Every year, dogs suffer and die when their guardians make the mistake of leaving them in a parked car—even if to run an errand for “just a minute”.
It doesn’t have to be that warm outside for it to become dangerously hot inside a vehicle very quickly.
- At 72 degrees Fahrenheit outside, the temperature inside a car can heat up to 116 degrees Fahrenheit within an hour.
- At 80 degrees Fahrenheit outside, the temperature inside a car can soar up to 99 degrees Fahrenheit within 10 minutes.
And even with windows rolled down, this has been shown to have little effect on the temperature inside a car. Hot is hot.
What should you do if you see a dog in a hot car? Act fast. Remember: It only takes minutes for a dog to suffer brain damage. Time is of the essence!
1. Gather info
If you have a cell phone, take a picture of the car and license plate. It is also a good idea to take a photo of the dog/s inside the car. If no cell phone, write down the car’s color, make, and model and license plate number.
2. Notify Others
If there is time, and there are businesses nearby, notify their managers or security guards and ask them to page the owners. If the dog is displaying signs of heatstroke, do not wait – it is imperative that you call the police immediately as this is a serious situation that could be fatal. (See signs of heatstroke below.)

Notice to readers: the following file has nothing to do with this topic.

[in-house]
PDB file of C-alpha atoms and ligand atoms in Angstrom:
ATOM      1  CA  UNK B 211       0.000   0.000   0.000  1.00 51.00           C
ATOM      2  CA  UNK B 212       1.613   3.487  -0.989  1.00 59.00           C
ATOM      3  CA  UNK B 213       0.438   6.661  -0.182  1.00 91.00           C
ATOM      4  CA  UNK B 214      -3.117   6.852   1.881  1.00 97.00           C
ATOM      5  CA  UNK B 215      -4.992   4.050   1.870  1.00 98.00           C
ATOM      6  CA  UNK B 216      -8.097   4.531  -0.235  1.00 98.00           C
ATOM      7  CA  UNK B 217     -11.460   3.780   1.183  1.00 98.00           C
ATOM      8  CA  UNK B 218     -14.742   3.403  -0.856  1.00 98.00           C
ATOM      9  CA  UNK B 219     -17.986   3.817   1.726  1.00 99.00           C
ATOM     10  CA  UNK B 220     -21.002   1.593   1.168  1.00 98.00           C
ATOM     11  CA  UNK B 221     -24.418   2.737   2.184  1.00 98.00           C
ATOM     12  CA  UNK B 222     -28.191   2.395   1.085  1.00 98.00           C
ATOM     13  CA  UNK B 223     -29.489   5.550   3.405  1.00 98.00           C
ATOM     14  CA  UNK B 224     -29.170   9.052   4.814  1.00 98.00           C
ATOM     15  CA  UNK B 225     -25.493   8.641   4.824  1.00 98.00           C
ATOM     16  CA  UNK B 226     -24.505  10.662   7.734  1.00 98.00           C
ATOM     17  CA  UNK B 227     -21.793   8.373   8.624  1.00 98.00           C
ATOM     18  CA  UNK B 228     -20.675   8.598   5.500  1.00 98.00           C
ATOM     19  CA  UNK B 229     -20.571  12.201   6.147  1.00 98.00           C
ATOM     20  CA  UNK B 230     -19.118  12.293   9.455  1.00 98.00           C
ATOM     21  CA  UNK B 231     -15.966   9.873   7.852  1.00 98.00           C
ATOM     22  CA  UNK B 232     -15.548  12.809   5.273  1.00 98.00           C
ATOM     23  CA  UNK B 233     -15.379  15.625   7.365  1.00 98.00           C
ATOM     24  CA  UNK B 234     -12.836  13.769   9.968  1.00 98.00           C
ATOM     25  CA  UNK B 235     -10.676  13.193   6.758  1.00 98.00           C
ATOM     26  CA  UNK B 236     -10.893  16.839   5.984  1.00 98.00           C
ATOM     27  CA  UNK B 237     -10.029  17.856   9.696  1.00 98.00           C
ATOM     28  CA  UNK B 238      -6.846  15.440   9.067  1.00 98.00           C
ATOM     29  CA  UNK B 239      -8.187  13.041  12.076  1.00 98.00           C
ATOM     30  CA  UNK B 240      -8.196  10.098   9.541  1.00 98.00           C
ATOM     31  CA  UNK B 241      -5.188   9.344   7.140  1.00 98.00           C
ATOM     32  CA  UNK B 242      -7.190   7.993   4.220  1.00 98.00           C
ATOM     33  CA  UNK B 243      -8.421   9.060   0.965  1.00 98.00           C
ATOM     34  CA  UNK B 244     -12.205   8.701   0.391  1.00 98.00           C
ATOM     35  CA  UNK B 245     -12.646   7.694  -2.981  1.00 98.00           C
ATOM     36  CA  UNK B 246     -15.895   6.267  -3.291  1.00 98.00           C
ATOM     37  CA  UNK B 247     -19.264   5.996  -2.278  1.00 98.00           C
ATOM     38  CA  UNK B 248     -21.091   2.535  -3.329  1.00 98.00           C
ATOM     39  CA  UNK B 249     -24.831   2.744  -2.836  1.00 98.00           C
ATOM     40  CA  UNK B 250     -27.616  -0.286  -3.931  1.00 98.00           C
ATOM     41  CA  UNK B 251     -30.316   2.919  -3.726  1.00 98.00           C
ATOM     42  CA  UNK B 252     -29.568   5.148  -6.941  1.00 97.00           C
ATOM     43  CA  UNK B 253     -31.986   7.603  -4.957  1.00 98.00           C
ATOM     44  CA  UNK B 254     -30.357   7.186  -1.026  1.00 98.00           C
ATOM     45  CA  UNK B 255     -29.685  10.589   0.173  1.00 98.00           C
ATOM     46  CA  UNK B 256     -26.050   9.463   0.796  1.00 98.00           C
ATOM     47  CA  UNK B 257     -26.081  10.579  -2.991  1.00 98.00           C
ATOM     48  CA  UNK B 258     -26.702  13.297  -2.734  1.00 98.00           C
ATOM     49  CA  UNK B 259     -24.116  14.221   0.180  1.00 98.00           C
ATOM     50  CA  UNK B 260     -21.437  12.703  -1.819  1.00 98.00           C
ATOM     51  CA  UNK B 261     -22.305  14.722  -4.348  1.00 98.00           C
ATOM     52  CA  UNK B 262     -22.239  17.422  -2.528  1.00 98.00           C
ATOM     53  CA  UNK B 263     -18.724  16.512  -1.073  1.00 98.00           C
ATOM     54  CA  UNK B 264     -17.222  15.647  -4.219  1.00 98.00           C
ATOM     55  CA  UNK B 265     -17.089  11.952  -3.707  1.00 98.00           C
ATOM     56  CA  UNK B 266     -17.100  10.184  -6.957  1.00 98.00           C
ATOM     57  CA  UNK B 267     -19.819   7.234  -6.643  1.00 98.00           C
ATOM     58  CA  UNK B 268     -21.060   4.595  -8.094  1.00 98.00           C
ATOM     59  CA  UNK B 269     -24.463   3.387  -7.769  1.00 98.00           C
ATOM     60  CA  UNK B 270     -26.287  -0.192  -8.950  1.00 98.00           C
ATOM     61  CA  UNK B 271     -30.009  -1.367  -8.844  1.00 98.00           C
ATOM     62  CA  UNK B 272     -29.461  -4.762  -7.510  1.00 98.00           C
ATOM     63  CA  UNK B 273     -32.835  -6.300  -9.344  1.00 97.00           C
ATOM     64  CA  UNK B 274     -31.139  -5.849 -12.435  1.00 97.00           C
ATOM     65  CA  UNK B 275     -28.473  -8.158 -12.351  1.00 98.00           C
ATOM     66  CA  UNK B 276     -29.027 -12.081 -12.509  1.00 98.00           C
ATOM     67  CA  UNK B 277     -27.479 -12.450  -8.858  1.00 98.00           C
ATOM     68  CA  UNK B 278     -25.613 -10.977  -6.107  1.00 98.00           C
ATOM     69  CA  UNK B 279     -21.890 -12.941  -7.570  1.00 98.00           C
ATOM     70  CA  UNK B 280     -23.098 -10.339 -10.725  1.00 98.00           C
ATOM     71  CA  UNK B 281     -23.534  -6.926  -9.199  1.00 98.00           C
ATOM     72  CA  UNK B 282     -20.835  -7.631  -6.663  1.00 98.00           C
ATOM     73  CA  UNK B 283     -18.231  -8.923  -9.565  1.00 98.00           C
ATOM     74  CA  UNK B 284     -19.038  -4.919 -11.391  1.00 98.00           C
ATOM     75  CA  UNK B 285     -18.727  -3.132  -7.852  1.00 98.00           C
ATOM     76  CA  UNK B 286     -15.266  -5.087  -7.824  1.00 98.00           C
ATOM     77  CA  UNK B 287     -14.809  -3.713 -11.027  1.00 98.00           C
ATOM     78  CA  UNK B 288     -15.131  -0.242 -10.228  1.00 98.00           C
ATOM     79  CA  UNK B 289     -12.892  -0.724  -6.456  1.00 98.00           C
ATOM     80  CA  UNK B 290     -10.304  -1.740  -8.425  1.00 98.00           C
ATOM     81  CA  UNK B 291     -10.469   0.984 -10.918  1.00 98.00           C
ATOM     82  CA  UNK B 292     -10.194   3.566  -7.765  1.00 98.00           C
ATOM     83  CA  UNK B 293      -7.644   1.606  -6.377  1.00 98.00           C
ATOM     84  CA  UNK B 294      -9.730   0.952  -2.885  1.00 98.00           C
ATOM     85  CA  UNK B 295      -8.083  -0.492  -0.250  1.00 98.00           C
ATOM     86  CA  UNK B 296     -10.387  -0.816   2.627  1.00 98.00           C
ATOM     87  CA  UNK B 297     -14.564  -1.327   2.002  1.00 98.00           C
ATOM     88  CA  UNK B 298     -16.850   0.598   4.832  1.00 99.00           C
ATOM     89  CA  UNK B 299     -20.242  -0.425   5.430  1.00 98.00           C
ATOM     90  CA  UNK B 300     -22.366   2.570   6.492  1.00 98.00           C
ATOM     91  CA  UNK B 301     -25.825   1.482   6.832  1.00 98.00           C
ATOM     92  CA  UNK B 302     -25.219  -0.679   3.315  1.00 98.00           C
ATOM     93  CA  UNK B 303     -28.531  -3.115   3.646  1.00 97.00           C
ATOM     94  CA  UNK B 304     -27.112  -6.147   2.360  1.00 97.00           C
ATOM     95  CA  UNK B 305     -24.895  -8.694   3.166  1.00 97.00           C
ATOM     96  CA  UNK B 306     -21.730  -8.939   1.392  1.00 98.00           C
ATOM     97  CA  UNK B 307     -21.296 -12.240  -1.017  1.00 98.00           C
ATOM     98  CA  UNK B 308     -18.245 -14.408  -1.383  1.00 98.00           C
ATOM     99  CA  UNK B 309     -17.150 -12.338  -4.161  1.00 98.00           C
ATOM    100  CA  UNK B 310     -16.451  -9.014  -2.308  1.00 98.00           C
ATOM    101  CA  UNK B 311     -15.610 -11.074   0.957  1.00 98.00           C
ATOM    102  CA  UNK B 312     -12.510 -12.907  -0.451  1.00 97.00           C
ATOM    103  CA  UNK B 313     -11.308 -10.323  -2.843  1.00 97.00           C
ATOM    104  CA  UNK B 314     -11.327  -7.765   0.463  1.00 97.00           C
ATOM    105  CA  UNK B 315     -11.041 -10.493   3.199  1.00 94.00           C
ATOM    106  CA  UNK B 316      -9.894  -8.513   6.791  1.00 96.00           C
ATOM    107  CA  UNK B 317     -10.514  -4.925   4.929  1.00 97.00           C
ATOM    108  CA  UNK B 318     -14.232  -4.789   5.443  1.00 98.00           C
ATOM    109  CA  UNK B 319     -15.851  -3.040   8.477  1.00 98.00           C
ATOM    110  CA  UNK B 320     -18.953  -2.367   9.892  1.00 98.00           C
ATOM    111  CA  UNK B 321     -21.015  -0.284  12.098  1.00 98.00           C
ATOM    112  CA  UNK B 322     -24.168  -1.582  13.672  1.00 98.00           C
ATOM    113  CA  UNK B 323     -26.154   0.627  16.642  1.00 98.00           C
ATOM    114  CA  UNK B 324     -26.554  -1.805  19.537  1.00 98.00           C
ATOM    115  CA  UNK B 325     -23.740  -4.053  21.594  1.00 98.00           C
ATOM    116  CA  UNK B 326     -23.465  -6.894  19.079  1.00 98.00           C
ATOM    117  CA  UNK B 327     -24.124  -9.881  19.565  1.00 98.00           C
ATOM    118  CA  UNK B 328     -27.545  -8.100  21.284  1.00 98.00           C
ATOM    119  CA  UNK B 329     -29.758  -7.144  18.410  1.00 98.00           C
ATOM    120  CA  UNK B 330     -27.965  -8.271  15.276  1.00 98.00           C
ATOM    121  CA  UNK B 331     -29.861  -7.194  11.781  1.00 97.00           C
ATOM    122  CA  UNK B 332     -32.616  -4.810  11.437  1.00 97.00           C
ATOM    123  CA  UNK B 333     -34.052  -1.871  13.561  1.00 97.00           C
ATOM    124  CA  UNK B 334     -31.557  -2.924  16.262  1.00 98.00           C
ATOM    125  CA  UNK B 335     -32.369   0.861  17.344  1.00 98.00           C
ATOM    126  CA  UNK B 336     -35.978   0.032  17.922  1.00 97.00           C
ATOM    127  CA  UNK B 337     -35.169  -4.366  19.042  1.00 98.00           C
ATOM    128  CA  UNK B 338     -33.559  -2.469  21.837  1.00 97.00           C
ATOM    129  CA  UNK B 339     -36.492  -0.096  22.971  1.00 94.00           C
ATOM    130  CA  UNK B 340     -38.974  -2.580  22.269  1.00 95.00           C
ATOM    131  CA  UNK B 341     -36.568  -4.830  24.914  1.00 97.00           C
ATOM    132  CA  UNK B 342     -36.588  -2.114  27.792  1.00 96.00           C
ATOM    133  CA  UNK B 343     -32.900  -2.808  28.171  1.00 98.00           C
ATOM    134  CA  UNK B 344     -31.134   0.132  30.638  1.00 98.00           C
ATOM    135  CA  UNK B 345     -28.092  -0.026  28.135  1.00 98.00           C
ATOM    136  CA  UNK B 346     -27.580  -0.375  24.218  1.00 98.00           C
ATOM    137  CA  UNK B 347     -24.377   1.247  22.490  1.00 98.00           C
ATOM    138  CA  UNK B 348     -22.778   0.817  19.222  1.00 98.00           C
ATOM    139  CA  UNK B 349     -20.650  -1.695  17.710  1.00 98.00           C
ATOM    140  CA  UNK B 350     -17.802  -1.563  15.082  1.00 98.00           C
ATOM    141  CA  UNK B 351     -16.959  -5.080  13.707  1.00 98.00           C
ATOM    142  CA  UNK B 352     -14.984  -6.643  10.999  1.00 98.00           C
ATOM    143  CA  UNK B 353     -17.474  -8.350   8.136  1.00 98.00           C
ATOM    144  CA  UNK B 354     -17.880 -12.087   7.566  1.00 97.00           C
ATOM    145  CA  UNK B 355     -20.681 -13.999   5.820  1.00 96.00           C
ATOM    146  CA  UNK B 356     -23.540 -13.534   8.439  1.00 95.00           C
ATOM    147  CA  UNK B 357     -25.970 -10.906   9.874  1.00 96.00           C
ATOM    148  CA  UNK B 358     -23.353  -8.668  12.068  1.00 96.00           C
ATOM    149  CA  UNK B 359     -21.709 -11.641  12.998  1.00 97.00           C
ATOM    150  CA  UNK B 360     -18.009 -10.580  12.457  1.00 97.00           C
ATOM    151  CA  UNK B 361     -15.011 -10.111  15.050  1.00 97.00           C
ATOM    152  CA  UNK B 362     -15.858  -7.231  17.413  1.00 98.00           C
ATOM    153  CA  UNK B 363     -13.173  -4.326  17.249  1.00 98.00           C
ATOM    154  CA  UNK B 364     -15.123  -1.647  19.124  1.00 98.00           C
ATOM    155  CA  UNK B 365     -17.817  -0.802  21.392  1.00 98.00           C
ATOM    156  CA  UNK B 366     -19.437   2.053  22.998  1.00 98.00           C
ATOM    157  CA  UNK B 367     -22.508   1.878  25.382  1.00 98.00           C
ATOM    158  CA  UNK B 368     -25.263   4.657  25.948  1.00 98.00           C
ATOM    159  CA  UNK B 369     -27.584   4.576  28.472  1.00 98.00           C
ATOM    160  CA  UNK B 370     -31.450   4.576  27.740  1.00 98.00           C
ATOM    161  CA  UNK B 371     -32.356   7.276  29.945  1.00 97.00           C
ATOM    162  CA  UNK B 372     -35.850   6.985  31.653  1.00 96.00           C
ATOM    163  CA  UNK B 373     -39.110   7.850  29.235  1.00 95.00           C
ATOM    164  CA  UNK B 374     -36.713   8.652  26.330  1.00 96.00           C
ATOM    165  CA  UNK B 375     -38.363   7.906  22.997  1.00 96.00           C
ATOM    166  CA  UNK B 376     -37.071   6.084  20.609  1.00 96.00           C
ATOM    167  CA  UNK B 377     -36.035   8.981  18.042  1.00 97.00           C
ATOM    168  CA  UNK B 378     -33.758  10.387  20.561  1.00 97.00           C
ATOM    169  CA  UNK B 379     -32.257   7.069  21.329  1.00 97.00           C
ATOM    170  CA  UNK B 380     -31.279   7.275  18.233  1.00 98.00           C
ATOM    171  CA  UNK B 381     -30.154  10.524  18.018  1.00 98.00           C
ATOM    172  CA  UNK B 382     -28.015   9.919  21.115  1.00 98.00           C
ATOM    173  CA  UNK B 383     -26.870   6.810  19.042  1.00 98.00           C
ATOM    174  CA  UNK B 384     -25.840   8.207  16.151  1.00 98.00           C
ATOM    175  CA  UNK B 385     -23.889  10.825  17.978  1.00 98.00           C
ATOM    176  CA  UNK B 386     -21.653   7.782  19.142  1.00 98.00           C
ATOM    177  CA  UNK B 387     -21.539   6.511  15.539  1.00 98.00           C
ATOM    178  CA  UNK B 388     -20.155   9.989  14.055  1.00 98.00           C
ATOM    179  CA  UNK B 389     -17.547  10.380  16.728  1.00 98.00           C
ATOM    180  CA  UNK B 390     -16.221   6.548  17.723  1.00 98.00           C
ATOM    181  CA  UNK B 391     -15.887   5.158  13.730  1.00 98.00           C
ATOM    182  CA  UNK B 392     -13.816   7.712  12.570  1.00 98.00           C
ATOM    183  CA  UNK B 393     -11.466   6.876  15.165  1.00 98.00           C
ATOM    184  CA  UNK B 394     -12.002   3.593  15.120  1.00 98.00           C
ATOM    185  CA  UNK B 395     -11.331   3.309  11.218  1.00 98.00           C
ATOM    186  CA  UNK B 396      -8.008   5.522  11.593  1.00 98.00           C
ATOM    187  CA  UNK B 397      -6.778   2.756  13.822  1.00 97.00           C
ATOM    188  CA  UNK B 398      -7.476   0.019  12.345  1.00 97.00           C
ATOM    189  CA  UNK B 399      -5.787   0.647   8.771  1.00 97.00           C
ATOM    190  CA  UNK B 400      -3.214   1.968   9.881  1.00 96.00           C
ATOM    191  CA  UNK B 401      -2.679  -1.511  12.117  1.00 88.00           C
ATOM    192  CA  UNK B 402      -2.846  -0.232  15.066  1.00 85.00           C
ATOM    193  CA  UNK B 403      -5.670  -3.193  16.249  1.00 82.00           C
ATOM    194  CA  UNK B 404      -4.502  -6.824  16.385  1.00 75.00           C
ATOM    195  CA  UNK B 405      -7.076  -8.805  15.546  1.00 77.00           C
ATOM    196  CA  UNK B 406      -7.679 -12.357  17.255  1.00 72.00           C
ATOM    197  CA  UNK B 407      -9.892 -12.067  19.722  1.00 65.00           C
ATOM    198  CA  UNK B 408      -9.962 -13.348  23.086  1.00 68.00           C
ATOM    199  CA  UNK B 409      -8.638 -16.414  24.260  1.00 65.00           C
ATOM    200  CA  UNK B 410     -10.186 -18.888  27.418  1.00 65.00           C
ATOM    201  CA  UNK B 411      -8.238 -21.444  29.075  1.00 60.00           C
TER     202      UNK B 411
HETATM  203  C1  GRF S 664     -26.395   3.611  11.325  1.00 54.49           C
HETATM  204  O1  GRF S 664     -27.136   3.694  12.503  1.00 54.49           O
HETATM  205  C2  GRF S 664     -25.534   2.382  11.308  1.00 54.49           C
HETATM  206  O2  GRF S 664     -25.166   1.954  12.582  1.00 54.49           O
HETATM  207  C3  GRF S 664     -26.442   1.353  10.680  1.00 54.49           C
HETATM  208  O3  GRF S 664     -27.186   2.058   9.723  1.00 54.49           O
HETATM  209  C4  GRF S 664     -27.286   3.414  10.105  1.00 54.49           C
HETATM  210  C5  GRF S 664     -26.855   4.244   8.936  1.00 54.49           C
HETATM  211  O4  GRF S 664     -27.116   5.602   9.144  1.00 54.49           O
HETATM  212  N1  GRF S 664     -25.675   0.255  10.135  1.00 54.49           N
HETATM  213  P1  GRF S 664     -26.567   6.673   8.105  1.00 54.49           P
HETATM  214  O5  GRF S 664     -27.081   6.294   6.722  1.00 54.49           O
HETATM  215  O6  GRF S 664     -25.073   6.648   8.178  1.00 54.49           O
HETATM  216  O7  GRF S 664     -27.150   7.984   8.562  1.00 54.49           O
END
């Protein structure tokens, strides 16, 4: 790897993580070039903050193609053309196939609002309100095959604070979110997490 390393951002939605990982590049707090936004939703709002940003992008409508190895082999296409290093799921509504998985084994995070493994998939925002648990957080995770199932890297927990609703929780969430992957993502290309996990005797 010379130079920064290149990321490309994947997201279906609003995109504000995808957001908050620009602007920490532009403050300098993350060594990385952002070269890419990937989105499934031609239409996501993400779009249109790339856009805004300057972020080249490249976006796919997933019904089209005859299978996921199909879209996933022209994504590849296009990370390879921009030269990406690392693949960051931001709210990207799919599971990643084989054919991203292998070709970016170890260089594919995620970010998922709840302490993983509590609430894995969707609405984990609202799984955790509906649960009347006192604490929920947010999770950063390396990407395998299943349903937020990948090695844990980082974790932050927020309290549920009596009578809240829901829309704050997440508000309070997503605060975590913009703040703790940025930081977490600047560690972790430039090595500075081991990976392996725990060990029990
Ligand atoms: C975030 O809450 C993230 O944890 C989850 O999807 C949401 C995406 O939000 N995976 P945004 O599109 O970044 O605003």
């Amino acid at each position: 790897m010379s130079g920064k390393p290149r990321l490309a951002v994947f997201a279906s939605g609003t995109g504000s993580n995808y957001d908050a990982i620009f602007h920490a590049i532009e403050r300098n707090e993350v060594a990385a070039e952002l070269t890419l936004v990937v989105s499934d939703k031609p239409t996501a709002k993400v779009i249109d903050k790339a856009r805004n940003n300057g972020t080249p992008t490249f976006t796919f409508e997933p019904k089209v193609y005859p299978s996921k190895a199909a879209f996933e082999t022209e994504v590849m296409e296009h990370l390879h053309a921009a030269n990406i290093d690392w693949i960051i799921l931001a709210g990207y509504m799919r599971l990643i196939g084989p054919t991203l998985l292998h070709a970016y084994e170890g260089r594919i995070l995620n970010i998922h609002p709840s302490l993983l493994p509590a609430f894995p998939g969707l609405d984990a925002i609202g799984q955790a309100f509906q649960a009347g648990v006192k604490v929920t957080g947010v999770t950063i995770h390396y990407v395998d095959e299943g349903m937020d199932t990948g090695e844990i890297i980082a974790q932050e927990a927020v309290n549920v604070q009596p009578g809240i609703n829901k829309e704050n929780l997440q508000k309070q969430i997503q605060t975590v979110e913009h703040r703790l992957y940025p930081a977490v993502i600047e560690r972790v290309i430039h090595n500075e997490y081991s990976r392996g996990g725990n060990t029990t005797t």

3. Monitor the dog
Go back outside and wait by the car. (Don’t leave the scene until the situation has been resolved.)
4. Save the dog
If the owner doesn’t show up or the authorities are unresponsive or too slow and the dog’s life appears to be in imminent danger, find a witness (or several) who will back up your assessment and video the situation and take steps to remove the suffering animal from the vehicle, preferably into an air-conditioned vehicle and then wait for authorities to arrive. Provide water and try to get the dog cooled down.
Signs of heatstroke
Again, if a dog is displaying any of the signs below, it is imperative to call 911 immediately, as this is a serious emergency and could turn fatal. In addition, some breeds and/or types of dog are more prone to heatstroke, such as puppies and elderly dogs, as well as those with thick, heavy coats and brachycephalic dogs (i.e., pugs, bulldogs, King Charles Cavaliers, etc.).
Signs of overheating
- Heavy panting
- Excessive drooling
- Thick saliva
- Dark tongue
- The dog has collapsed
You could be the difference between life and death for a dog trapped inside a hot car. Don’t walk away and hope someone else will help the animal, because that help may not come in time.